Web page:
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Explaining the Heterogeneity of Health Outcomes in Post-Communist Europe

Christopher Gerry ()

Chapter 23 in The Palgrave Handbook of Comparative Economics, 2021, pp 589-615 from Springer

Abstract: Abstract This chapter examines the trends and patterns in population health of the former command economies of Central and Eastern Europe and the Former Soviet Union during the past half century. Even following a period of stagnation and decline from the 1960s to the 1980s, few could have anticipated the dramatic increases in mortality and morbidity that plagued large parts of the region during the early 1990s and then developed into grave public health crises in what became known as the ‘mortality belt’ countries of Belarus, Estonia, Latvia, Lithuania, Moldova, Russia and Ukraine. These countries exhibited exceptionally high rates of external cause and cardiovascular-related deaths, which responded rapidly to fluctuating economic fortunes and were the cause of millions of excess deaths during the 1990s, particularly among males. As economic recovery advanced in the 2000s, a pattern of divergence within the region itself set in. Some countries are now converging on Western health standards, while others—notably Russia, Ukraine and Belarus—remain closer to those of the less developed world, despite their more advanced industrial and social welfare heritage. This chapter argues that in these countries while material well-being, investment in public health care, and progressive social policies are important, these—and economic development more generally—also interact with specific cultural, historical and institutional factors that shape the outcomes we observe and that provide important lessons for comparative economics.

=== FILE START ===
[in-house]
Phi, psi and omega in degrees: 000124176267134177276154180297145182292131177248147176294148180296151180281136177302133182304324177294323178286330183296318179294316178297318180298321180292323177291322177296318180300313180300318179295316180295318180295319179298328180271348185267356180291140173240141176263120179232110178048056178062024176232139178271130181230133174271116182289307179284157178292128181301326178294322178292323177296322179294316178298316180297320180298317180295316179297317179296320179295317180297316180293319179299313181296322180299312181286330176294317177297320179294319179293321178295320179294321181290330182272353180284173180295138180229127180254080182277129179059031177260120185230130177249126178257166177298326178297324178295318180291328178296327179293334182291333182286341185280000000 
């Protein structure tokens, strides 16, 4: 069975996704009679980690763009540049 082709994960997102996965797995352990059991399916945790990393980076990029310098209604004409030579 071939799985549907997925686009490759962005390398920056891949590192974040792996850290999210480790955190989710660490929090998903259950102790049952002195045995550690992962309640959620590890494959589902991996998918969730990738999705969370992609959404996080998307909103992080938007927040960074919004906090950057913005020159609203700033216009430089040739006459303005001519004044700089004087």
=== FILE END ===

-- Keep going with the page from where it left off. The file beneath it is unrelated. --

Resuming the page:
Keywords: Population health; Mortality belt; Economic growth; Public health; Culture; Institutions; Post-communist (search for similar items in EconPapers)
Date: 2021
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DOI: 10.1007/978-3-030-50888-3_23

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